So that’s why the Chinese contemporary market from that point of view, with the galleries developing their market carefully, and for collectors, is doing relatively well. As a matter of fact, even in crisis time I was told those galleries are continuing well. The speculative Chinese, which was mainly bought by Westerners for a long time, not so.
Which galleries would you single out, as doing a good job when it comes to China?
Younger galleries, lesser known names. I think it’s a general trend right now that contemporary galleries are moving more and more towards the modern again, because some of the very contemporary is slowing down, and that is true for the speculative Chinese contemporary art as well. When you look at the report from TEFAF, there is supposedly about a 7 per cent decrease in sales, and I think that’s a very healthy situation. You also have to bear in mind that we have had years of dramatic growth. Suddenly having a 7 per cent correction is a very good thing. And so, I reckon that’s about correct.
What do you think is the immediate future for Chinese art?
Look at the serious galleries. Shy away from the ‘over a million dollars’ situation of a lot of the contemporary. I don’t think that’s sustainable. A little bit like their Western counterparts, when you have a studio of 50 helpers, and you have developed a trademark style that is getting repeated, that is not something of a long-term project. That is taking the market as long as it goes up. I would stay away from that and certainly look for serious galleries that have shown a track record over a period of time to show at real art fairs, and to show artists that they have carried for a number of years.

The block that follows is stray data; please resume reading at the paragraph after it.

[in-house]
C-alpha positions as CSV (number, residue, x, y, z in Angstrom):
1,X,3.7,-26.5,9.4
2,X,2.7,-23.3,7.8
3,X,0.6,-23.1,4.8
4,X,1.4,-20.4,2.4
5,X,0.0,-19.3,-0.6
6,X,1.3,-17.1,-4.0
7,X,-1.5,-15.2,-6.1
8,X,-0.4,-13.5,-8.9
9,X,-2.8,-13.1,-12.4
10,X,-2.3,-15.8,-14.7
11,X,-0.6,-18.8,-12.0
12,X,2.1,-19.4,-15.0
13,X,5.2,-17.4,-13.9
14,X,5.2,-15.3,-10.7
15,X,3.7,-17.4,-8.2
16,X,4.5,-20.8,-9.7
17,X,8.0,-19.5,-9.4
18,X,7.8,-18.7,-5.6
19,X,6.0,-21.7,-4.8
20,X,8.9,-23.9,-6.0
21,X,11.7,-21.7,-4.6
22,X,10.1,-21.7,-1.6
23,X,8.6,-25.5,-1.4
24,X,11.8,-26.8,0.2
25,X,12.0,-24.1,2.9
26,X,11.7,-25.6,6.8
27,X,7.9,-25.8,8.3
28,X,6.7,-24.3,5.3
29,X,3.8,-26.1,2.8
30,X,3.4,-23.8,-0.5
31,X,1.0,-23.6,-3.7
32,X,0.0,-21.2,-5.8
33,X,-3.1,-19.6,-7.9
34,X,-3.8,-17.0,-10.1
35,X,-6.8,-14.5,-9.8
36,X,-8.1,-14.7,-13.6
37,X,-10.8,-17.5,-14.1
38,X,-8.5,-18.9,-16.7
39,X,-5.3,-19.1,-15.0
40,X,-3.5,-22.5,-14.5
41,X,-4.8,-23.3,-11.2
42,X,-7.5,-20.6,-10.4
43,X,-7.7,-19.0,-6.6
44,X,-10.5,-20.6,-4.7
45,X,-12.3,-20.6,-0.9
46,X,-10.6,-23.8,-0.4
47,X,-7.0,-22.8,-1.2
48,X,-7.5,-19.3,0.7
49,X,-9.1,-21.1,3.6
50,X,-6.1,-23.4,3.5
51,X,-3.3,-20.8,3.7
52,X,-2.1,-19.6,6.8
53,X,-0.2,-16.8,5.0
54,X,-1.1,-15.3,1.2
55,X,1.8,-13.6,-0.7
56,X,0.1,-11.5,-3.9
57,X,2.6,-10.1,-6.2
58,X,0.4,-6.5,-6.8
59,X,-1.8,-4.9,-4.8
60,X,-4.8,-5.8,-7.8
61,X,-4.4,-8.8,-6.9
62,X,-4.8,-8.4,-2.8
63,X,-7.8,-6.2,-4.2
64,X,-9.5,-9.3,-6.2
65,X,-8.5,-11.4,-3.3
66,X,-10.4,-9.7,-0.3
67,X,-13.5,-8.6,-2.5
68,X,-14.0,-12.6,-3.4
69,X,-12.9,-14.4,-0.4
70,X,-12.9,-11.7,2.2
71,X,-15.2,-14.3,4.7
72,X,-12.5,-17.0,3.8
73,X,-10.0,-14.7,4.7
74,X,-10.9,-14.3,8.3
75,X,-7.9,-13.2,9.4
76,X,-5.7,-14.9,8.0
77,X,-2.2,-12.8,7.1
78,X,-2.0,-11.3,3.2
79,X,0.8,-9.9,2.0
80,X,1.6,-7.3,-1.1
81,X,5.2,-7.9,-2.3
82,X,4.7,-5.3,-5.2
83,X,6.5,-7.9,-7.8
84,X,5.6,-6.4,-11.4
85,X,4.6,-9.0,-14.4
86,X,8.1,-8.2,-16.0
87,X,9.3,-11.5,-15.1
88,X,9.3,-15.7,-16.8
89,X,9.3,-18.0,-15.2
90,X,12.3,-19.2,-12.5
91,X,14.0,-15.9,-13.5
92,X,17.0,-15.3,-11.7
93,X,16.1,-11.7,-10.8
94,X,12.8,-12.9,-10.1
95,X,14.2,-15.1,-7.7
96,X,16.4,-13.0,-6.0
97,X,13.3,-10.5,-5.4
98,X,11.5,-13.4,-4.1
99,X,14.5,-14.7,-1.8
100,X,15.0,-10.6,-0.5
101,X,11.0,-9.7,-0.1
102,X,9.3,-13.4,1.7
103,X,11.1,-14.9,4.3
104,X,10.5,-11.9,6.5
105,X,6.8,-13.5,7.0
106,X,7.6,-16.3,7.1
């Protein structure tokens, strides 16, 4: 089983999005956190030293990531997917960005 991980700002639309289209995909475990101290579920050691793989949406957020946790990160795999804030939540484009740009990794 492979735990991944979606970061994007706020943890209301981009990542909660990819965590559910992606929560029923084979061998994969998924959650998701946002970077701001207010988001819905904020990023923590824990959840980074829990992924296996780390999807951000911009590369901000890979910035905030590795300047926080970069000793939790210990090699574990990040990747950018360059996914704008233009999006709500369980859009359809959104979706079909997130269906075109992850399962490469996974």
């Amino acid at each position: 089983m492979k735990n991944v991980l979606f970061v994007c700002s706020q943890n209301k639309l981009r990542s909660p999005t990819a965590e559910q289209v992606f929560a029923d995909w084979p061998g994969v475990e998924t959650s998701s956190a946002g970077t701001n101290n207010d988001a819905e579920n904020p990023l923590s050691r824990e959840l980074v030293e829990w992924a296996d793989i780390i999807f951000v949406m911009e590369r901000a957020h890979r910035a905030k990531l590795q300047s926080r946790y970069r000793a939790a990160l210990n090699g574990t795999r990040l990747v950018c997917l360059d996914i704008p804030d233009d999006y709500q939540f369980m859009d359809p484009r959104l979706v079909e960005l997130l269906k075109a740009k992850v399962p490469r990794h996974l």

Hong Kong art and its artists. Are they about to have a moment. We’re getting this feeling from feedback?
One thing that has certainly happened is that Hong Kong became more culturally interested and diversified over the last five years. That’s undeniable. I’ve heard from some Western galleries, the young contemporary galleries, that they are interested in coming to experimental spaces with local artists because they feel something. So, I guess there is something in the air, I don’t feel it’s quite there yet, and it’s probably not as tangible to people like you and me, but some of the younger colleagues that I have seem to feel that way. And in a way, it could be. It could be that on a theoretical level, there is a hunger. And as long as you have a hunger in these kinds of fields, as they had in England which has gone, as they had in New York, which has gone, we now have this potential new frontier. How good is what comes out of that and how long it will have energy is still to be seen, but obviously I think there is something in the making.
Are you surprised to see Sotheby’s first street art exhibition in HK now in 2016?
Frankly nothing surprises me when it comes to Sotheby’s. I think the problem is they’ve lost a little bit their direction, and their leadership and their footing in the art world, and if you want to top Christie’s super concept of mixed sales, why not? But honestly I think 2016 is not going to be the year for auctions as it used to be. I also think you will find a much-needed reduction of volume. If that doesn’t happen then it’s certainly something catastrophic for them, and also for others, so, one really hopes that there’s someone somewhere who understands where the limits are.